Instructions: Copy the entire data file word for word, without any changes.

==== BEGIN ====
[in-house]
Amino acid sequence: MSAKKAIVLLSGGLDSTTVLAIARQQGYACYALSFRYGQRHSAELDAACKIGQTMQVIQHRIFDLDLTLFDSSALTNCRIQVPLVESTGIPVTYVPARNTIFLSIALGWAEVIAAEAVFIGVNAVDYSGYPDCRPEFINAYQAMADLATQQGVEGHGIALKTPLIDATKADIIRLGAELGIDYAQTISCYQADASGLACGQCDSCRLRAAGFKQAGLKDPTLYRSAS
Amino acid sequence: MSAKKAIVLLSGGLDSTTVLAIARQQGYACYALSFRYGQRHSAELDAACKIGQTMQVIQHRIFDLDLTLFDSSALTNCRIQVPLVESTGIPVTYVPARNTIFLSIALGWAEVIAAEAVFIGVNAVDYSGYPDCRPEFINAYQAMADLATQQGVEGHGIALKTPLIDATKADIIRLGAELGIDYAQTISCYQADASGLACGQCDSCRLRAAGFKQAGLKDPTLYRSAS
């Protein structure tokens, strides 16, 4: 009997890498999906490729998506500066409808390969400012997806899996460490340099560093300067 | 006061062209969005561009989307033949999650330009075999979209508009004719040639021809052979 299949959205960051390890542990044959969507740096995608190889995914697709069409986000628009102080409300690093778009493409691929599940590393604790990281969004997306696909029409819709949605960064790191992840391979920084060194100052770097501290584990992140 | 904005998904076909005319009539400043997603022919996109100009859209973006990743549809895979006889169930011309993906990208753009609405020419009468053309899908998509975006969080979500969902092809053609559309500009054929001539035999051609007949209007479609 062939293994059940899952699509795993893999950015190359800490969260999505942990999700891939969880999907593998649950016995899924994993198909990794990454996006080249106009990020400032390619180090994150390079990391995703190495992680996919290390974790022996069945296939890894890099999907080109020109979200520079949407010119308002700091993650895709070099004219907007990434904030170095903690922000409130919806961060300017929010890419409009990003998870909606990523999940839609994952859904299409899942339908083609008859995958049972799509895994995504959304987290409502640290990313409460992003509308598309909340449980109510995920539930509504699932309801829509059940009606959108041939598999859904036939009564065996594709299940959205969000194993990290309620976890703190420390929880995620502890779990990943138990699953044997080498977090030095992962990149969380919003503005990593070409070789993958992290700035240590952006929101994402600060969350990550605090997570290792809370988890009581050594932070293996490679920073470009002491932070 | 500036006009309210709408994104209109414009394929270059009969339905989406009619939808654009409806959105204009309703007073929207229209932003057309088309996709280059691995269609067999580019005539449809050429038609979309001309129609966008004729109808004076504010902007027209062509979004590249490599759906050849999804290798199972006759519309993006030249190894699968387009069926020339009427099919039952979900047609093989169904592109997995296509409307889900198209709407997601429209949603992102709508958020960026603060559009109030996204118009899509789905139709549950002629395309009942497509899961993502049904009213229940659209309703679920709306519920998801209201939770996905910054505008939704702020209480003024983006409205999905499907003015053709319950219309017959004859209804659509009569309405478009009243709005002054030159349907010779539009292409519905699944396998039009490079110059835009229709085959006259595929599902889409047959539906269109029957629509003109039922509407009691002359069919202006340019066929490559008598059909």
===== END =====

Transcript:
[in-house]
Amino acid sequence: MSAKKAIVLLSGGLDSTTVLAIARQQGYACYALSFRYGQRHSAELDAACKIGQTMQVIQHRIFDLDLTLFDSSALTNCRIQVPLVESTGIPVTYVPARNTIFLSIALGWAEVIAAEAVFIGVNAVDYSGYPDCRPEFINAYQAMADLATQQGVEGHGIALKTPLIDATKADIIRLGAELGIDYAQTISCYQADASGLACGQCDSCRLRAAGFKQAGLKDPTLYRSAS
Amino acid sequence: MSAKKAIVLLSGGLDSTTVLAIARQQGYACYALSFRYGQRHSAELDAACKIGQTMQVIQHRIFDLDLTLFDSSALTNCRIQVPLVESTGIPVTYVPARNTIFLSIALGWAEVIAAEAVFIGVNAVDYSGYPDCRPEFINAYQAMADLATQQGVEGHGIALKTPLIDATKADIIRLGAELGIDYAQTISCYQADASGLACGQCDSCRLRAAGFKQAGLKDPTLYRSAS
């Protein structure tokens, strides 16, 4: 009997890498999906490729998506500066409808390969400012997806899996460490340099560093300067 | 006061062209969005561009989307033949999650330009075999979209508009004719040639021809052979 299949959205960051390890542990044959969507740096995608190889995914697709069409986000628009102080409300690093778009493409691929599940590393604790990281969004997306696909029409819709949605960064790191992840391979920084060194100052770097501290584990992140 | 904005998904076909005319009539400043997603022919996109100009859209973006990743549809895979006889169930011309993906990208753009609405020419009468053309899908998509975006969080979500969902092809053609559309500009054929001539035999051609007949209007479609 062939293994059940899952699509795993893999950015190359800490969260999505942990999700891939969880999907593998649950016995899924994993198909990794990454996006080249106009990020400032390619180090994150390079990391995703190495992680996919290390974790022996069945296939890894890099999907080109020109979200520079949407010119308002700091993650895709070099004219907007990434904030170095903690922000409130919806961060300017929010890419409009990003998870909606990523999940839609994952859904299409899942339908083609008859995958049972799509895994995504959304987290409502640290990313409460992003509308598309909340449980109510995920539930509504699932309801829509059940009606959108041939598999859904036939009564065996594709299940959205969000194993990290309620976890703190420390929880995620502890779990990943138990699953044997080498977090030095992962990149969380919003503005990593070409070789993958992290700035240590952006929101994402600060969350990550605090997570290792809370988890009581050594932070293996490679920073470009002491932070 | 500036006009309210709408994104209109414009394929270059009969339905989406009619939808654009409806959105204009309703007073929207229209932003057309088309996709280059691995269609067999580019005539449809050429038609979309001309129609966008004729109808004076504010902007027209062509979004590249490599759906050849999804290798199972006759519309993006030249190894699968387009069926020339009427099919039952979900047609093989169904592109997995296509409307889900198209709407997601429209949603992102709508958020960026603060559009109030996204118009899509789905139709549950002629395309009942497509899961993502049904009213229940659209309703679920709306519920998801209201939770996905910054505008939704702020209480003024983006409205999905499907003015053709319950219309017959004859209804659509009569309405478009009243709005002054030159349907010779539009292409519905699944396998039009490079110059835009229709085959006259595929599902889409047959539906269109029957629509003109039922509407009691002359069919202006340019066929490559008598059909």